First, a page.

It’s pouring this Sunday morning in the Smoky Mountain area of Tennessee. Yesterday night I was fortunate to find this beautiful little hotel built like a plantation-style house as a tribute to movie Gone with The wind. The lobby is decked with pictures of Clark Gable and Vivien Leigh and when you walk in you just feel like making that Rhett Butler face and say “Frankly my dear – I don’t give a damn!”. This is Dolly Parton land. Dollywood is a few miles away and Dolly’s face is on brochures, billboards, and on the back of my room key.
In Tennessee, and later on in Alabama, I notice many older folks in restaurants and hotels together with their children and grandchildren. I also notice that unlike the New York female over 60, who is always blond, Southern women wear their grey hair proudly. I think it was Mahatma Ghandi who said that one of the most important measures of society is the way it treats the elderly, and I am impressed to find, at least as a first time visitor, that in the south it is an honor to be old.
I look through the balcony window at the falling rain and try to figure out what to do. I never rode in heavy rain before, especially not with the back-weight of bags, and I never tested the bag rain covers. The weather forecast shows constant rain all day, but I can’t afford to stay in Tennessee an entire additional day. So I go out and start suiting up for the rain: I put the rain covers on the bags, strap them extra tight, wear the rain jacket, pants, and boots, and off I go. The bike is parked in the back where many guests of the hotel are now leaving and loading their cars with their suitcases, and many of them start a conversation with me while I put on my little fashion show. They all ask about the motorcycle and where I am from, and then tell me stories about trips to New York. And they all wish me safety on my way. It seems that they are not just being polite, but really mean it.
I head out and initially start off cautiously and slowly in the mud and wet gravel around the hotel. The rain affects everything – the grip of the tires, the visibility. The boots slip when I stop, and the rain suite make it difficult to move. I get on the highway and gradually start to feel more confident. The rain continues to pour and causes a little congestion of traffic, and oddly enough I find that I am enjoying it. The rain washes off the worries, concerns, and thoughts, and I am filled with a great sense of pride for conquering the weather.
When I stop at a gas station, more folks come to me, inquire about the bike and my destination and ask me to be careful. Again, their words are more than words of courtesy, they all look me in the eye as if to make sure that their message sunk in. I still need to figure out why, but they simply seem to care about my well-being.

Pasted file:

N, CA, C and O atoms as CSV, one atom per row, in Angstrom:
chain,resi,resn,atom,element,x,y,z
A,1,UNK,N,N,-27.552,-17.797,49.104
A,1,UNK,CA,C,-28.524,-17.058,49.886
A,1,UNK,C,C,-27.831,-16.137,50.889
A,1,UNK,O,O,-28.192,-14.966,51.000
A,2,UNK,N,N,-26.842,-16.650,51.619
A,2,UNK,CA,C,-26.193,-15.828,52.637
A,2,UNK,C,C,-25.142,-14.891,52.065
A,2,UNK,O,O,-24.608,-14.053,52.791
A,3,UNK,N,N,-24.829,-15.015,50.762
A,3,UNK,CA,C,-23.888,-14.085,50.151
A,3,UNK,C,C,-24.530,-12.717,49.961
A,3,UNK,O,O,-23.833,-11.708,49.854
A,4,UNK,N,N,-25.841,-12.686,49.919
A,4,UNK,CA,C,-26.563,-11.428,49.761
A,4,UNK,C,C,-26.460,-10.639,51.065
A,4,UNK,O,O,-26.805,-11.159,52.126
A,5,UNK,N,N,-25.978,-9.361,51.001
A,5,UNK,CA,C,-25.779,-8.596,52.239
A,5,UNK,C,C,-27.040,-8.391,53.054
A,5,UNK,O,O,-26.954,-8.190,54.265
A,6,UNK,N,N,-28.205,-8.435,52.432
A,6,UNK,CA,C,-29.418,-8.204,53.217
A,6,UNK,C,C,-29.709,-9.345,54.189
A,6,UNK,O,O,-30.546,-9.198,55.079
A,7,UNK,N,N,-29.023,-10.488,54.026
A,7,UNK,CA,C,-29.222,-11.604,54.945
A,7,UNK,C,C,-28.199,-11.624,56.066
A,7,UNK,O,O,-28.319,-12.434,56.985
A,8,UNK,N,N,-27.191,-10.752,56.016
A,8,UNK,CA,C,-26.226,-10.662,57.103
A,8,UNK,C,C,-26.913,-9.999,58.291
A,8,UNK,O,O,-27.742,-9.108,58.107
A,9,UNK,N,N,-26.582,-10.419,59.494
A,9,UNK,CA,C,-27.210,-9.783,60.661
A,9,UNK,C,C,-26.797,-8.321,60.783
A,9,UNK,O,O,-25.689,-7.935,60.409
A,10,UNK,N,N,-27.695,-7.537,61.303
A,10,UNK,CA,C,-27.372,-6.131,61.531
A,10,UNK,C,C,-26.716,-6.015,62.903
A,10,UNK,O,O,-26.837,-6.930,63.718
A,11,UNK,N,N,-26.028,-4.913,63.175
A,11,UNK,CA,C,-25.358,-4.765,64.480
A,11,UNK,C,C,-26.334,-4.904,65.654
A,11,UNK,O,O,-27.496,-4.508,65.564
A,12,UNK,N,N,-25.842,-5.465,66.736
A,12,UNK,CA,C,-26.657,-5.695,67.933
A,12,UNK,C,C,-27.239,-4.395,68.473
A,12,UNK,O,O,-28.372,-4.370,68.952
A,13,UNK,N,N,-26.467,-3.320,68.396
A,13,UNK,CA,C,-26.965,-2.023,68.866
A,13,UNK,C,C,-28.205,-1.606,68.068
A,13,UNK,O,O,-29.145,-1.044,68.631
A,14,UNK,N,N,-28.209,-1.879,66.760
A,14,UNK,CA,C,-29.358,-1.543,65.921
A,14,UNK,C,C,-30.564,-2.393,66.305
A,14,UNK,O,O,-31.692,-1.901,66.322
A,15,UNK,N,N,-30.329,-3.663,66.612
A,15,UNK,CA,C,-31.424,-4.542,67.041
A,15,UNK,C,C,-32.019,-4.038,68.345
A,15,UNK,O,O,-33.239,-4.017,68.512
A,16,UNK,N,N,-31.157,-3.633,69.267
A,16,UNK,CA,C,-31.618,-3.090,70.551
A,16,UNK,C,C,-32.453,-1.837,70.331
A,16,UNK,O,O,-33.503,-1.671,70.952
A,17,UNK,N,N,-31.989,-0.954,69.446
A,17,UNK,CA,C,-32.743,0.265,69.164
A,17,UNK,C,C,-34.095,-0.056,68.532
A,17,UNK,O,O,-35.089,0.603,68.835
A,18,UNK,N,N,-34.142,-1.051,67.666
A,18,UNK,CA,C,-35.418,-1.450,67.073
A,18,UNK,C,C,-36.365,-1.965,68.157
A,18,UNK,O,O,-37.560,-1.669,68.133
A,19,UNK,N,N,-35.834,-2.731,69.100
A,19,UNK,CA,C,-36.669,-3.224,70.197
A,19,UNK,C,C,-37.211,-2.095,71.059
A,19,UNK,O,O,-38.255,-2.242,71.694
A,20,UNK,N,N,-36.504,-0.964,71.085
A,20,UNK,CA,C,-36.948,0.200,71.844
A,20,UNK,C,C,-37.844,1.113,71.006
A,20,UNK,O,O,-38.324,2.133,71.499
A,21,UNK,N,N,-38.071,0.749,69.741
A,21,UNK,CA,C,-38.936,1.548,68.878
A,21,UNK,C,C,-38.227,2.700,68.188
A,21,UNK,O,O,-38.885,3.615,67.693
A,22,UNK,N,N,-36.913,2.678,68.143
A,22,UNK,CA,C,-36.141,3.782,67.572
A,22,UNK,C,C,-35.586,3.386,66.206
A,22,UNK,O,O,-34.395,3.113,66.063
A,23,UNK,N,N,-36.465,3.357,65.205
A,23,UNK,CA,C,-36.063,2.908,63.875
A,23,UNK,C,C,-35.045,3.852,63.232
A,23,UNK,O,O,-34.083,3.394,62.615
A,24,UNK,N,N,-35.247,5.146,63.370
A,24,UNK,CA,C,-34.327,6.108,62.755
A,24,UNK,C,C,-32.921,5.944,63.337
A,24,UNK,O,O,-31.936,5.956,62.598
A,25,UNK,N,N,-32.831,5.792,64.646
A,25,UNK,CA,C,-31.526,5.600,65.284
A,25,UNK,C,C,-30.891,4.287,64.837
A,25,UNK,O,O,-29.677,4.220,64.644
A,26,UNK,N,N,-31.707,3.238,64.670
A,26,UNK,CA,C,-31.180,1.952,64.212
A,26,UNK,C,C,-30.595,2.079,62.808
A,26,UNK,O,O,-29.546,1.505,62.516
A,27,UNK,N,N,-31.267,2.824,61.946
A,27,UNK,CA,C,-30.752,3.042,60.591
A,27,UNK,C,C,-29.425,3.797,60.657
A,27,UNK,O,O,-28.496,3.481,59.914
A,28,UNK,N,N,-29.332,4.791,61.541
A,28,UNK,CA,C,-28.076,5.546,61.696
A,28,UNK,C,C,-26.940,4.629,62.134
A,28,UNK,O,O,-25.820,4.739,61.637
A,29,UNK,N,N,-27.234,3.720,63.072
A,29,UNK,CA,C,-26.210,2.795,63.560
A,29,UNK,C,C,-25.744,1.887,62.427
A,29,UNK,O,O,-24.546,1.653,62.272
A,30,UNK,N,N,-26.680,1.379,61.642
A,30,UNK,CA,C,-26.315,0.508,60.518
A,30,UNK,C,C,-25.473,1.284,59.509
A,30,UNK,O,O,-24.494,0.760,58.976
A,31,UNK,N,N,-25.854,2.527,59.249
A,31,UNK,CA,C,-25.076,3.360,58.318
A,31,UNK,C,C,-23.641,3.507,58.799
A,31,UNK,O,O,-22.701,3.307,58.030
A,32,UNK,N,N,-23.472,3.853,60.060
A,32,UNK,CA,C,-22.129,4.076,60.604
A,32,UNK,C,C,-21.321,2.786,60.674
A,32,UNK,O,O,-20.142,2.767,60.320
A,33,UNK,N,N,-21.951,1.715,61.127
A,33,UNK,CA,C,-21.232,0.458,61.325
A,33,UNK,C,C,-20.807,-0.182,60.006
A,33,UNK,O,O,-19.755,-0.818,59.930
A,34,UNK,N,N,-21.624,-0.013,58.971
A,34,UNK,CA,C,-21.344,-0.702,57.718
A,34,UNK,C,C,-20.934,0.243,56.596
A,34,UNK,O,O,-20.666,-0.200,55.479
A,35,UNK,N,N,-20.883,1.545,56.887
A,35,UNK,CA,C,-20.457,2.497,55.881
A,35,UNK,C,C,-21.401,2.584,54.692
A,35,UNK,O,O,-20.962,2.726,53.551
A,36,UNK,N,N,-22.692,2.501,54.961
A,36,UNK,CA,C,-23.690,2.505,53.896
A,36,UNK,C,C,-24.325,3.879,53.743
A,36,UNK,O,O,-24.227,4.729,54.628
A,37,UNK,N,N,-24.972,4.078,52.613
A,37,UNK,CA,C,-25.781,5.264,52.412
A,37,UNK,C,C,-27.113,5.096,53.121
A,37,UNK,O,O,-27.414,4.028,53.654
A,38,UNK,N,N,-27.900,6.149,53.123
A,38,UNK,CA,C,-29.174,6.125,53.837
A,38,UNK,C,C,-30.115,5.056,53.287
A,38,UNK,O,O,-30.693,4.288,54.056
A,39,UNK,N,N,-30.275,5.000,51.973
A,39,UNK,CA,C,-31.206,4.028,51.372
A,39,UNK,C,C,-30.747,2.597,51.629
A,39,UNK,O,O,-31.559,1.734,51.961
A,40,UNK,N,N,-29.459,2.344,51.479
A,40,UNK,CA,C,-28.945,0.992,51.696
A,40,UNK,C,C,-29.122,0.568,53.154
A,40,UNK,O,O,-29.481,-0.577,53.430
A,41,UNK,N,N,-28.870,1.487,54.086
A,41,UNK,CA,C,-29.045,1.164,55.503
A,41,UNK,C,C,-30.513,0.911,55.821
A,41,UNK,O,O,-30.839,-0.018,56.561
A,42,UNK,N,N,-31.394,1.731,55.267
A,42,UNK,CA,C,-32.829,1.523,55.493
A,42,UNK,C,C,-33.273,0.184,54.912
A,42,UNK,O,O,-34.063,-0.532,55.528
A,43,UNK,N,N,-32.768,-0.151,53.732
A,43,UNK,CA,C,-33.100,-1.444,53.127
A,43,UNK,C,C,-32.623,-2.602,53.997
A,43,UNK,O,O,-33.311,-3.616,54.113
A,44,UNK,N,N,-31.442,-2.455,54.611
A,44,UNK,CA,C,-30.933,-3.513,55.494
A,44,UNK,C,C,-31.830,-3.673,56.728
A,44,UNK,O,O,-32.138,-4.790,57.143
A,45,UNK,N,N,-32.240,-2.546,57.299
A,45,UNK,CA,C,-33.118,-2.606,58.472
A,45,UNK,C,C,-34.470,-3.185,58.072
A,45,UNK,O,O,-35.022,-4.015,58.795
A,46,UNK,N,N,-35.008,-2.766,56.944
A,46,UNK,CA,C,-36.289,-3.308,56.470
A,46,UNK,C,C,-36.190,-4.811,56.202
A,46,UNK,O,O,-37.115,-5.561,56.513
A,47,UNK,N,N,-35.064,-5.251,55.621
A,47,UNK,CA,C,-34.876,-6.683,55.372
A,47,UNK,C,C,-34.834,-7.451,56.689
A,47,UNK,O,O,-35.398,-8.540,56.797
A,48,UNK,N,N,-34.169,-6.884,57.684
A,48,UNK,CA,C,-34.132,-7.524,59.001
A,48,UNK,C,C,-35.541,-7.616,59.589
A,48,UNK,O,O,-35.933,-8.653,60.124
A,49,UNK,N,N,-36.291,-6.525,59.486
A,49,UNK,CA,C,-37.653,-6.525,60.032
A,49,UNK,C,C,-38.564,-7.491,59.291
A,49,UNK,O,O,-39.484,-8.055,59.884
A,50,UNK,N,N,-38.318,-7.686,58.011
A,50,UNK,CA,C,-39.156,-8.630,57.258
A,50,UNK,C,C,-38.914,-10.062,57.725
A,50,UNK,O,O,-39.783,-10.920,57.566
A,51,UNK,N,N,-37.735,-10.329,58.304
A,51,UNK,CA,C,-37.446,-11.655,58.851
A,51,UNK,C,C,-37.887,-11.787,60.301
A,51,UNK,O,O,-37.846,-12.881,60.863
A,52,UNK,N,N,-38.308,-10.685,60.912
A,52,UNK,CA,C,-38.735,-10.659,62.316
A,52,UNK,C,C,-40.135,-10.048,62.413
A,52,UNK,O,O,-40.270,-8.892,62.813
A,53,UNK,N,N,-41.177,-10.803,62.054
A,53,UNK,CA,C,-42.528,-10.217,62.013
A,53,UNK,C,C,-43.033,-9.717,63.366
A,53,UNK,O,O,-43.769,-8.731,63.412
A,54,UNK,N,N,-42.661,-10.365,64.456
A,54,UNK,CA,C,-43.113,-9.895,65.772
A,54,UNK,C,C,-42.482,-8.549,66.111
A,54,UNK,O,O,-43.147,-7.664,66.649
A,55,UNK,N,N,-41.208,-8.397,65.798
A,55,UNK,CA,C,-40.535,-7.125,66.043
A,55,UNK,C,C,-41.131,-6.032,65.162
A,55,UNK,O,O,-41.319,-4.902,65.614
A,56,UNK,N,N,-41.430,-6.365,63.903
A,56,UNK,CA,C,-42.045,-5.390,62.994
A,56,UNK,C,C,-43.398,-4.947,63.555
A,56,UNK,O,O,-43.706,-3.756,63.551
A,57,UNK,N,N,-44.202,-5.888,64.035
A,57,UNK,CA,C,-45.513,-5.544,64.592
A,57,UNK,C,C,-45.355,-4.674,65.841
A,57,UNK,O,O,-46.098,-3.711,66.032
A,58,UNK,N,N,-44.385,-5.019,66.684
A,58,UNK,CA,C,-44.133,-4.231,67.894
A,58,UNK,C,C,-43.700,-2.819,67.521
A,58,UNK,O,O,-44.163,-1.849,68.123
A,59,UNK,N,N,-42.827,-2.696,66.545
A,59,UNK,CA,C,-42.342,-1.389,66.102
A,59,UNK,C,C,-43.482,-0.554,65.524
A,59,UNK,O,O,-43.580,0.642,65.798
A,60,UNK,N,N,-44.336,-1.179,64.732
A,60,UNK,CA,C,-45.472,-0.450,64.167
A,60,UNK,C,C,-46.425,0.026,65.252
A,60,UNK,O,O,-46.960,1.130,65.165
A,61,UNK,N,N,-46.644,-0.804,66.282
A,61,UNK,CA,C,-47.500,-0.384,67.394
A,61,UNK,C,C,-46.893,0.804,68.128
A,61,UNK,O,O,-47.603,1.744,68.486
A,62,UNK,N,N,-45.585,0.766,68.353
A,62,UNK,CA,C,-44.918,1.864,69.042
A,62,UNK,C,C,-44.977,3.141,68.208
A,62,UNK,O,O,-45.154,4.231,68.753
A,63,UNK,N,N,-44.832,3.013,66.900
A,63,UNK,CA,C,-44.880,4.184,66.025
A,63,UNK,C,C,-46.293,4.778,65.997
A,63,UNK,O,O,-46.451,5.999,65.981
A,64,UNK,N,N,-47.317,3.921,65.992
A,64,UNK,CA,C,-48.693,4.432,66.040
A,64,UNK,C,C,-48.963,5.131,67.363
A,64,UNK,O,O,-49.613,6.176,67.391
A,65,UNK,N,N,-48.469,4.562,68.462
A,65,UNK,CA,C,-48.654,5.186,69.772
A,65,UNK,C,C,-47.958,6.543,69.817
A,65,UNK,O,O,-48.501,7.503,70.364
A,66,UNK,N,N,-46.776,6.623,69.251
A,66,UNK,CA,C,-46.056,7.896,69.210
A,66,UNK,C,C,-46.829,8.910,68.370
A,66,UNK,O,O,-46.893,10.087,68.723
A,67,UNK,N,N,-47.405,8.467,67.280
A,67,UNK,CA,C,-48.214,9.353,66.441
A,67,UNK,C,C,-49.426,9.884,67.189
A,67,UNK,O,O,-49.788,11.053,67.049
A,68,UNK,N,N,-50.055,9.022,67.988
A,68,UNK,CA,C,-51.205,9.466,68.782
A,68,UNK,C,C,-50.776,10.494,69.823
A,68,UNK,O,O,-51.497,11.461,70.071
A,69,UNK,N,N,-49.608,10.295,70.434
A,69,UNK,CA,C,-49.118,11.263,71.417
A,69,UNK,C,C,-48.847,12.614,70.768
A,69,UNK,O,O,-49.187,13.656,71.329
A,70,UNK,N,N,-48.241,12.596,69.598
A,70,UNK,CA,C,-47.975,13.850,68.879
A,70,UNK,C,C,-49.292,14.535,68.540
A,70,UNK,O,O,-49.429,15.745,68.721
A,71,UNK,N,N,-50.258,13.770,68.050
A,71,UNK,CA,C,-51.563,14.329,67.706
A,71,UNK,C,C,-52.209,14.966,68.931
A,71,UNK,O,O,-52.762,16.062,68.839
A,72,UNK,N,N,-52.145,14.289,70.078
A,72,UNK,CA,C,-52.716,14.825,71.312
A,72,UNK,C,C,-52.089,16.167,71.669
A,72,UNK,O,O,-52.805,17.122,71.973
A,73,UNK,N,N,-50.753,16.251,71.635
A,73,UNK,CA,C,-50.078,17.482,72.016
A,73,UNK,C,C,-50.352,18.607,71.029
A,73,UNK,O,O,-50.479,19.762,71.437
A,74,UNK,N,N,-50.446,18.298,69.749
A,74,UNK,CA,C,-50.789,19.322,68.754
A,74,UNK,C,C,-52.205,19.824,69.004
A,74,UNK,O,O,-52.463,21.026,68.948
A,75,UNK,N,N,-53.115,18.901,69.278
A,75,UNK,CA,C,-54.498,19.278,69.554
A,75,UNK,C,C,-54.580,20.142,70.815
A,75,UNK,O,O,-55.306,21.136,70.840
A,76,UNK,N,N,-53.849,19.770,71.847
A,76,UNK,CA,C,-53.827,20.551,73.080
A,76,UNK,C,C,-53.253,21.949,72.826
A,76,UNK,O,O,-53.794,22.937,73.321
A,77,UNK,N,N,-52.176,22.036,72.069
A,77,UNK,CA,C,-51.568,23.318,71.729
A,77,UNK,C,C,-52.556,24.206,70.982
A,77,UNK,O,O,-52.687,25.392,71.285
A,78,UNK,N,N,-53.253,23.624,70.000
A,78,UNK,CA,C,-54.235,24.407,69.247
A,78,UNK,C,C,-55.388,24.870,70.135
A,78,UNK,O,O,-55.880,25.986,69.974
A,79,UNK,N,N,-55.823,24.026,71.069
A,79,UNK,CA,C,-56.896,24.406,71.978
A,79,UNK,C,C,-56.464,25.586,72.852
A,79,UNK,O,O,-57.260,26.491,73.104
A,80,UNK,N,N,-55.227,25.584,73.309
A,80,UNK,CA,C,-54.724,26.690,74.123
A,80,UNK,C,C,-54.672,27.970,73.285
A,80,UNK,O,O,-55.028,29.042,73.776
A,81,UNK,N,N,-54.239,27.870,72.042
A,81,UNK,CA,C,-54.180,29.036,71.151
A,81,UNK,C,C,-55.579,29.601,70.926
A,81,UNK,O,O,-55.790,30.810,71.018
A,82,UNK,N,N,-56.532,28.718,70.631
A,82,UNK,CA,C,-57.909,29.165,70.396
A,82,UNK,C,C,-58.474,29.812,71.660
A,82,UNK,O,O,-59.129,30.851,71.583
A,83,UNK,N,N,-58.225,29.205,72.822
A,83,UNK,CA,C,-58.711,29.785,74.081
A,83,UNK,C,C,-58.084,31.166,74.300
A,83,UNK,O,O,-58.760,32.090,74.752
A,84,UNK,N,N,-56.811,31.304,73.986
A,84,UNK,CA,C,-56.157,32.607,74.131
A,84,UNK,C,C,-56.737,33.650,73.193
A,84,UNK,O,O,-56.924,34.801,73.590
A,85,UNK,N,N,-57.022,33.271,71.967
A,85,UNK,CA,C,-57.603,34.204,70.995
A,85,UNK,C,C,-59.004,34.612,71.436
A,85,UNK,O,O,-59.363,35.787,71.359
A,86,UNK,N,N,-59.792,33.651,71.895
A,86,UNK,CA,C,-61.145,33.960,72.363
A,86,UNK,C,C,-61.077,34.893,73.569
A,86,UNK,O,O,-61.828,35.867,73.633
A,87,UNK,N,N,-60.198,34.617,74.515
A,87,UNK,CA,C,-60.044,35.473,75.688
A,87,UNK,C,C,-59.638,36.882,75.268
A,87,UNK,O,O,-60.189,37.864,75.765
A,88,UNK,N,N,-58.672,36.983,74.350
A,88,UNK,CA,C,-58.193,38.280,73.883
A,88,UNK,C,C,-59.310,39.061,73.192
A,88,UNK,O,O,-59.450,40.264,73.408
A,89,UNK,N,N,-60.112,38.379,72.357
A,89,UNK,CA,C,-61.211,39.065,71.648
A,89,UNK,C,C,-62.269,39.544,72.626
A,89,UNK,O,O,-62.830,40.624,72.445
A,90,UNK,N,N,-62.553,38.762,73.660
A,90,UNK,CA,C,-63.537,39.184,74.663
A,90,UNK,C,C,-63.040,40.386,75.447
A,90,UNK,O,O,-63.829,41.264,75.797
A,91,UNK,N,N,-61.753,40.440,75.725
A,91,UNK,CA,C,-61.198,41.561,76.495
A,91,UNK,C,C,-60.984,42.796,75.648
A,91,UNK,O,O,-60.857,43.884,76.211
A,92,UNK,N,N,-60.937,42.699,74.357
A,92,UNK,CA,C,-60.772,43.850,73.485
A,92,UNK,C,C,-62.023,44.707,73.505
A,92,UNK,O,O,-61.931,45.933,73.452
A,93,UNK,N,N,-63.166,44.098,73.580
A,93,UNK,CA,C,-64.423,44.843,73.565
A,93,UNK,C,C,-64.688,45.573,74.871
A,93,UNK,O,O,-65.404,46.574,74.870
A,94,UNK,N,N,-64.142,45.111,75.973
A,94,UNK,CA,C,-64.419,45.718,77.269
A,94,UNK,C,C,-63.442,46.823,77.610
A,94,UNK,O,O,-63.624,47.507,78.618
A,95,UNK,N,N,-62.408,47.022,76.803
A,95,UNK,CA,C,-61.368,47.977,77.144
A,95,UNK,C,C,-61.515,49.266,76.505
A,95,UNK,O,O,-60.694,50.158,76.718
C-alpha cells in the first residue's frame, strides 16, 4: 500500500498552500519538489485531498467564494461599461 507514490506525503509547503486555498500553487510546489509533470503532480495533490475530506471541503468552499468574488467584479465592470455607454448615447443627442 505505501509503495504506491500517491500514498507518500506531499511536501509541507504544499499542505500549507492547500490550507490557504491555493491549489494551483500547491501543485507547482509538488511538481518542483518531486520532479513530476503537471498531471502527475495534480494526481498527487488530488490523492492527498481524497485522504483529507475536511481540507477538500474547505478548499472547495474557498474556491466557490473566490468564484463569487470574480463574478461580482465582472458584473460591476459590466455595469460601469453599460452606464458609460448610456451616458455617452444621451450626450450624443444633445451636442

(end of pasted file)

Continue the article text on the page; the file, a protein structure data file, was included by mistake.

The rain stops for a little while and my mind frees up a little to think about this experience. When I met with Barbara Fredrickson earlier this week we came to the conclusion that challenge and risk are a cornerstone of happiness and inner peace. Today, riding a boring highway with no curves and no scenery, in a pouring rain, I feel naturally and completely at peace. Getting out of the comfort zone and confronting a challenge is a shortcut, a way to go through all Five Steps to Inner Peace at the same time:
- Meeting challenges builds inner strength and allows one to face greater challenges in the future.
- When on is engaged in a challenging task ,one is fully present and dedicates all of their focus, forgetting about past and future.
- Confronting challenges makes for a smaller ego and brings the humility in realizing that there are some things that we still need to learn.
- Taking action in the face of challenge forms a sense of self-responsibility instead of looking to others as a source of blame or help.
- The confidence and pride of accomplishing difficult tasks free up one’s mind and spirit to be kind, thoughtful, and generous to others, letting love rule.
In our society, comfort has become a value. We spent all of the 20th Century trying to being financial welfare to the majority of people in our countries, but we have mistaken financial welfare for comfort and rest. Challenges bring self-esteem, satisfaction, and most importantly a sense of control over your own life (which is probably the most prominent factor of psychological well-being). To live means to sweat, push, fail, and push even harder. This effort is not a burden that we should try to relief ourselves of. It is the essence of life itself, and in its absence life simply stops.
Today, think of one thing that you want to do but afraid to try, something embarrassing or risky, and do it. Savor the challenge. It is the fuel of the ride of your life.
I pass Georgia into Alabama where a large sign tells me that I’ve now entered Central Time Zone. I rode through three states today and two time zones, in bath of rain, and enjoyed every minute.